If you’re trying to lose fat and tracking your calories it’s really important to be as accurate as you can and this is why. You could easily record the peanut butter that you have on your toast as a teaspoon’s worth… but how much is a teaspoon? Is it a level teaspoon? Is it a slightly heaped one? Is it a very heaped one (I can get A LOT of peanut butter on a teaspoon I assure you! 😋), is it the small spoon you have for stirring your coffee? Is it a baking measure?….etc etc

The problem with volumetric measures is they’re not very accurate. Now if you’re having something low calorie it probably won’t matter too much but something calorie dense like peanut butter really does matter, especially if you’re trying to maintain a moderate calorie deficit. Two teaspoons of peanut butter could be 158 cals or as much as 474 cals! That’s nearly 296 cals difference… you only need a 200-300 calorie daily deficit to see fat loss so you could wipe it out in one small spoonful! 😬

This is why I encourage my clients to weigh, in grams, rather than using measures like teaspoon or tablespoons. So if you’re trying to lose fat and tracking your calories have a go at weighing some of the foods you’ve been logging by tsp/tbsp and see how accurate you’ve actually been with those calories? You may be surprised! 😬


Nutrition and Calorie Tips

‘Clean eating’… not so clean?

‘I’m clean eating’… 🍓

‘Clean’ eating is a relatively recent trend but I often hear people telling me they are ‘eating clean’ in order to lose weight/fat. ‘Eating clean’ is essentially the idea that you’re eating foods which are perceived to be better for one reason or another (that might be based on properties the food supposedly has, or nutrients it contains etc).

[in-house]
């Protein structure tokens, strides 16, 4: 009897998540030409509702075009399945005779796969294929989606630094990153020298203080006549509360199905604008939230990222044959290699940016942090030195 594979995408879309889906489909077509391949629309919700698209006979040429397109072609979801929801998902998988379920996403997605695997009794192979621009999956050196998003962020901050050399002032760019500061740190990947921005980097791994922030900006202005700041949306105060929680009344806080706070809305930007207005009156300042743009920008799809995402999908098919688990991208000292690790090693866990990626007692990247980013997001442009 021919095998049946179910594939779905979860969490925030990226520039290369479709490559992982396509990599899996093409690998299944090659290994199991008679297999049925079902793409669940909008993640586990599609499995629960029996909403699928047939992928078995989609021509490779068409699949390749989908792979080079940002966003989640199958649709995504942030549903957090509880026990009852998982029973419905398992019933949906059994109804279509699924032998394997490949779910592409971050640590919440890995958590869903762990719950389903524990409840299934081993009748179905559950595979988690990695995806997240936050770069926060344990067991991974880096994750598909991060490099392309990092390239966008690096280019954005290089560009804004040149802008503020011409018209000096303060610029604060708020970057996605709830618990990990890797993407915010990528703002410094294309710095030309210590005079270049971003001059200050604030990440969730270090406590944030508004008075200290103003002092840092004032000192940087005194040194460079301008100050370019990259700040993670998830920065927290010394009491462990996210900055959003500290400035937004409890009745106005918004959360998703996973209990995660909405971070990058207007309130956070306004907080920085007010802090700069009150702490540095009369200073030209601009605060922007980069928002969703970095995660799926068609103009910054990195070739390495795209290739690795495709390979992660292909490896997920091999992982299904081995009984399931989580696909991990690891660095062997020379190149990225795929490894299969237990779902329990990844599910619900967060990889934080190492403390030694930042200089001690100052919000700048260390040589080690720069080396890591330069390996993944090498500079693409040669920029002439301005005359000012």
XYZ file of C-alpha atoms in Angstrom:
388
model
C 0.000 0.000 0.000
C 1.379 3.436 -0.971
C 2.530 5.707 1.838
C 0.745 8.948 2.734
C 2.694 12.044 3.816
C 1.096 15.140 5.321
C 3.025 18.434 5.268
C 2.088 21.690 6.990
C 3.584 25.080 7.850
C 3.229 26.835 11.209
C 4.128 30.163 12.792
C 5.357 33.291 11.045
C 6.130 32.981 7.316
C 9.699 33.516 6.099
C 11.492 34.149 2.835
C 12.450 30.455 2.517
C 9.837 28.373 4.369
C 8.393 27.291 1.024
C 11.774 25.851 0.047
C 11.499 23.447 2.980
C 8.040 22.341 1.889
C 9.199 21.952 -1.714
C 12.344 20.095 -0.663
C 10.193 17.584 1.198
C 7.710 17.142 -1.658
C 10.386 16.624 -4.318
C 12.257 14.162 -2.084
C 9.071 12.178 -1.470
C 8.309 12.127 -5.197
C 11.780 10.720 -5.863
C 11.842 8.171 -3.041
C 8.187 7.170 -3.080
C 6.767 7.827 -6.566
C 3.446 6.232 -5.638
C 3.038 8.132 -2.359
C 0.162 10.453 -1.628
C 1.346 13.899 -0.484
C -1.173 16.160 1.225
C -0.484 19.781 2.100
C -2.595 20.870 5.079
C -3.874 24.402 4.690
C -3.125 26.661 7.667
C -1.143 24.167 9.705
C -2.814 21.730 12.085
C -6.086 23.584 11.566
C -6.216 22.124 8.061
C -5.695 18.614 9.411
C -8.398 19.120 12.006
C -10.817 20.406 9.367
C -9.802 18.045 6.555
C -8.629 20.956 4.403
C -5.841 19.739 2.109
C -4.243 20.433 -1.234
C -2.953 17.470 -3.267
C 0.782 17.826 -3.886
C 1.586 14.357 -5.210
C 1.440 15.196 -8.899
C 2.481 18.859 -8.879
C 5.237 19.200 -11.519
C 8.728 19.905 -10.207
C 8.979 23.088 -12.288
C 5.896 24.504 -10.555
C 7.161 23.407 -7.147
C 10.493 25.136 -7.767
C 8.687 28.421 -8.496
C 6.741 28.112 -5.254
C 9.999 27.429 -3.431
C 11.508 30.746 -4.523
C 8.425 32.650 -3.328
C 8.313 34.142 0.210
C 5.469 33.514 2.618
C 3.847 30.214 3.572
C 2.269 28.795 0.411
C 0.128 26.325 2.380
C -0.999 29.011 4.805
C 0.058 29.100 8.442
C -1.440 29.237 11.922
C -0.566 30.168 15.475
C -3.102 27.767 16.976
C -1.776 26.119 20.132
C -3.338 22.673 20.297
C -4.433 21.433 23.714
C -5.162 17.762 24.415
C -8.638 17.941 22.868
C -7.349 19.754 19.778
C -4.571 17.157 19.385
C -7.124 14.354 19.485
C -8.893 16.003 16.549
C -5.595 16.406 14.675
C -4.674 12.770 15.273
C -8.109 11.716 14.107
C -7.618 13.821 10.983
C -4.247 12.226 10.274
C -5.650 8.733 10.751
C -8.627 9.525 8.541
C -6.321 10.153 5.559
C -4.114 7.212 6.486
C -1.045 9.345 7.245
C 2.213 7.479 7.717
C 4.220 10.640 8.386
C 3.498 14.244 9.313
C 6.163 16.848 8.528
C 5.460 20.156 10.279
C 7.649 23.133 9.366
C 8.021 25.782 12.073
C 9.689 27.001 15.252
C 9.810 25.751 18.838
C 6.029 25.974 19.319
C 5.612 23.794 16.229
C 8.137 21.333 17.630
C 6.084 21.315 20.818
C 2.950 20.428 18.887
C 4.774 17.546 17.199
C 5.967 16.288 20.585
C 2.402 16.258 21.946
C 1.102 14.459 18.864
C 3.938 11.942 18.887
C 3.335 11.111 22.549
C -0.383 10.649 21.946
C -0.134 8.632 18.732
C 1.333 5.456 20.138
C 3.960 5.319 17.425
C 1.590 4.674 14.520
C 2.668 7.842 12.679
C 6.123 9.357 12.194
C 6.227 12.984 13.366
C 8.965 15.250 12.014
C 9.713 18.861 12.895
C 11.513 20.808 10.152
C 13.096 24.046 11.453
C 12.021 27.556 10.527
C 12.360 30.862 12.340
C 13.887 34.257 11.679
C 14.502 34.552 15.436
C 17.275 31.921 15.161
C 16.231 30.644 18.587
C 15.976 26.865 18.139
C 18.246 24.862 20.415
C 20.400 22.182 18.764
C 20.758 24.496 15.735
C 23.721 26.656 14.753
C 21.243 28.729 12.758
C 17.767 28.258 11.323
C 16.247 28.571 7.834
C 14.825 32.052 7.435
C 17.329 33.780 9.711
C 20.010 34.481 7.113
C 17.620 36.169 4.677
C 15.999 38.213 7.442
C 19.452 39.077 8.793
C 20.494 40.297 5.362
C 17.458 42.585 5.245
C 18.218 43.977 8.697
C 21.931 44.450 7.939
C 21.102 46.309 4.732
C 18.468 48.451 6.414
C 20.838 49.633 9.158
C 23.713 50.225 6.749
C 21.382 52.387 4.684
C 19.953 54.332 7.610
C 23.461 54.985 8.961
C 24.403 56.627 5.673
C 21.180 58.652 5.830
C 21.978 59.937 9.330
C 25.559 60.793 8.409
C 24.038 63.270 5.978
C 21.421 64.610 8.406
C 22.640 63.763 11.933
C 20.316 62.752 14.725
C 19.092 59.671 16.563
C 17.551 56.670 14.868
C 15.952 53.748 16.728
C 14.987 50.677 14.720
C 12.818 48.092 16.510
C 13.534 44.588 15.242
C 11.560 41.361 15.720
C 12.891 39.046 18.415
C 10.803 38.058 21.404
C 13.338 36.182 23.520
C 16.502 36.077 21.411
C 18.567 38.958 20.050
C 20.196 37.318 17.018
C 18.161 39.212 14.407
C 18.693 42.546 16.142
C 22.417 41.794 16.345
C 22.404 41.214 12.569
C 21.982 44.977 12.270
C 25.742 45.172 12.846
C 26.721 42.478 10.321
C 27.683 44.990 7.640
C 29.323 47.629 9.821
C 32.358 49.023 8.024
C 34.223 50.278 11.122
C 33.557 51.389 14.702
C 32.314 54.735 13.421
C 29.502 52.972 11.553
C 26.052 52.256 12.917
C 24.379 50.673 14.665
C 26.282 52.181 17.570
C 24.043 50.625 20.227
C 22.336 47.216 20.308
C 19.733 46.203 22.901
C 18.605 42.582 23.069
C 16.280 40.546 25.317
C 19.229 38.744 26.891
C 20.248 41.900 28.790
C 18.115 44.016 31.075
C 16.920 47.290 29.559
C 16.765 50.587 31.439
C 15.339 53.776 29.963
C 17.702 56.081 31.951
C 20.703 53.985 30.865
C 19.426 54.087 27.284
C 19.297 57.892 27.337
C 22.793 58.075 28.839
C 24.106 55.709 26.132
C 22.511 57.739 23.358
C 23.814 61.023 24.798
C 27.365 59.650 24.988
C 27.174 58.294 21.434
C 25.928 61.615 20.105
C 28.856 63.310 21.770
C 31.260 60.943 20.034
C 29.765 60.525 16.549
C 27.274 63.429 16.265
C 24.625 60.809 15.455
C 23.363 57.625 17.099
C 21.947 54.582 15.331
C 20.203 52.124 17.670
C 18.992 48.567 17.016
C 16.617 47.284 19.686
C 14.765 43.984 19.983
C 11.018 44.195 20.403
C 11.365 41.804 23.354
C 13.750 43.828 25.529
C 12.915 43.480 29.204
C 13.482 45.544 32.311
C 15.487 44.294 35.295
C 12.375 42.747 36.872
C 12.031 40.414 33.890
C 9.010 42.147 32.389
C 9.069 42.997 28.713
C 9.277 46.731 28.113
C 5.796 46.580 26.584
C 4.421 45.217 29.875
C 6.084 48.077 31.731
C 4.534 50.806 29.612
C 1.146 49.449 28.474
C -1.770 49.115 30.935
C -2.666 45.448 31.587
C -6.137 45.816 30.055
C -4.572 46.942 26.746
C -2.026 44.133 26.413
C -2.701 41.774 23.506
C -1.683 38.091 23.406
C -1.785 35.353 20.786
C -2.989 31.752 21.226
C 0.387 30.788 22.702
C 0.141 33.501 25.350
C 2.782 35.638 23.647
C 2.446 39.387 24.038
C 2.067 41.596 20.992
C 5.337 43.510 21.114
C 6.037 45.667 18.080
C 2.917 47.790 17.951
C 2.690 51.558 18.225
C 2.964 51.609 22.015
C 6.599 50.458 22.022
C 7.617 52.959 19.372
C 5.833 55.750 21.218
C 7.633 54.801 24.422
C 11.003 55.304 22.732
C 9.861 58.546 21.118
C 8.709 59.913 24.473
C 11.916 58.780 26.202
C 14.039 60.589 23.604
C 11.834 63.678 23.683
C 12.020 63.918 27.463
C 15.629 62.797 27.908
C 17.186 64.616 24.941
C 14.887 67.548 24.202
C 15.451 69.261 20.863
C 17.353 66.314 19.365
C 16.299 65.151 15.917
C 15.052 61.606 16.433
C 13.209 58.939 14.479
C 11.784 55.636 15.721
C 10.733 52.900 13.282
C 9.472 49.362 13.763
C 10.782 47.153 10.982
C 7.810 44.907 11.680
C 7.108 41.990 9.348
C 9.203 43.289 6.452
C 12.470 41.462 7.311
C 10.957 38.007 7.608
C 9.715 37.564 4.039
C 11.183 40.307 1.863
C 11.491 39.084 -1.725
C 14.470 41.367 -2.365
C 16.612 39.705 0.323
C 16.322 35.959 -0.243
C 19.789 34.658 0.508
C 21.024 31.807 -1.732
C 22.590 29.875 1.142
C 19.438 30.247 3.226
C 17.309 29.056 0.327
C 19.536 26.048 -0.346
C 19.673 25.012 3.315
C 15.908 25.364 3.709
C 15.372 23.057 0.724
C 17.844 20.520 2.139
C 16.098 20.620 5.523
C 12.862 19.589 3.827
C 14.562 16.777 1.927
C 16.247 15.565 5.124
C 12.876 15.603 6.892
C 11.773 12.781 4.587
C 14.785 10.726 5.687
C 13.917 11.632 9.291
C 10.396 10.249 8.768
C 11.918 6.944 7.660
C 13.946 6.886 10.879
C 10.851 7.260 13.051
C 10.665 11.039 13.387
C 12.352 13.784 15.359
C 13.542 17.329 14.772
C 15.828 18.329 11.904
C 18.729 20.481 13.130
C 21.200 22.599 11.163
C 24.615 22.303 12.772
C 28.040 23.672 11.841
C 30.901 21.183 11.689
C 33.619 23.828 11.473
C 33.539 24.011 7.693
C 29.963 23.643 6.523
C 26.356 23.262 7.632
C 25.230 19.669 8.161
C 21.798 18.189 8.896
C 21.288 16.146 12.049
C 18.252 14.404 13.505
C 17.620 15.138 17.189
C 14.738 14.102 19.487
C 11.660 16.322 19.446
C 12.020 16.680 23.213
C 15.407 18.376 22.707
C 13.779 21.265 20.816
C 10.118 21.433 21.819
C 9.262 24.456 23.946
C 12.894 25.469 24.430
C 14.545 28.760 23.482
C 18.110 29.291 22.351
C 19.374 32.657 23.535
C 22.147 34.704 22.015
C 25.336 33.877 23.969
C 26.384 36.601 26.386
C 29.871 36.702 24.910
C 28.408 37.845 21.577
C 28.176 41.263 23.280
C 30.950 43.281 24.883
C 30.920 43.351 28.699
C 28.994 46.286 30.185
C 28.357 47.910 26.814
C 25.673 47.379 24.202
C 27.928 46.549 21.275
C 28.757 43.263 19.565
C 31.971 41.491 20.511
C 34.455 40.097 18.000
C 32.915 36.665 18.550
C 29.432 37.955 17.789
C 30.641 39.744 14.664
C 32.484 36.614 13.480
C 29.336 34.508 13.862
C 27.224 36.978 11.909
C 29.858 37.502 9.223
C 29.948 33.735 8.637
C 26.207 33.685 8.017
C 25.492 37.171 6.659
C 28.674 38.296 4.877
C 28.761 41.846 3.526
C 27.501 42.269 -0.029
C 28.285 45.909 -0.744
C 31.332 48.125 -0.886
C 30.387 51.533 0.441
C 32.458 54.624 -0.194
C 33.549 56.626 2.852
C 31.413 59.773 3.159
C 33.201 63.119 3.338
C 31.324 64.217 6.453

There is nothing wrong with that at all – I’m not a fan of demonising foods but if you want to eat certain foods for whatever reason then that’s fine. The problem is that the common misconception is that because a food is ‘clean’ or promoted as healthy, that it is automatically going to help you lose weight/fat and that it must be a ‘better’ option than other foods you may also love.

The breakfast smoothie bowl is a great example of this. They’re very photogenic and found all over Instagram. It’s essentially a smoothie in a bowl topped with fruit, seeds, nuts etc. They’re delicious and full of great nutritious foods, but they’re also rather high in calories and sugar (mostly from the large amount of fruit used).

In comparison jam on white toast, which is often perceived as a ‘bad’ choice is approximately a quarter of the calories and sugar.

So if you’re trying to lose weight/fat, and you really enjoy jam on toast for breakfast then go for it! As long as it’s part of a balanced diet which contains fruit and veg etc it’s fine! Don’t be swayed by beautiful Instagram photos and Instagram experts telling you that you need to eat clean to be lean. You don’t.

Enjoy a range of foods and be mindful of the calories and you’ll be fine! 🤗xx

Nutrition and Calorie Tips

‘I don’t eat much but I can’t lose weight…’

‘I don’t eat much but I can’t lose weight…’ A piece of toast for brekkie, bit of fruit for a snack with coffee, healthy snack bar and a sandwich for lunch with a ‘healthy’ drink, and a ‘healthy’ dinner of fish and salad….. that’s not really much for a day?…right…… 🤔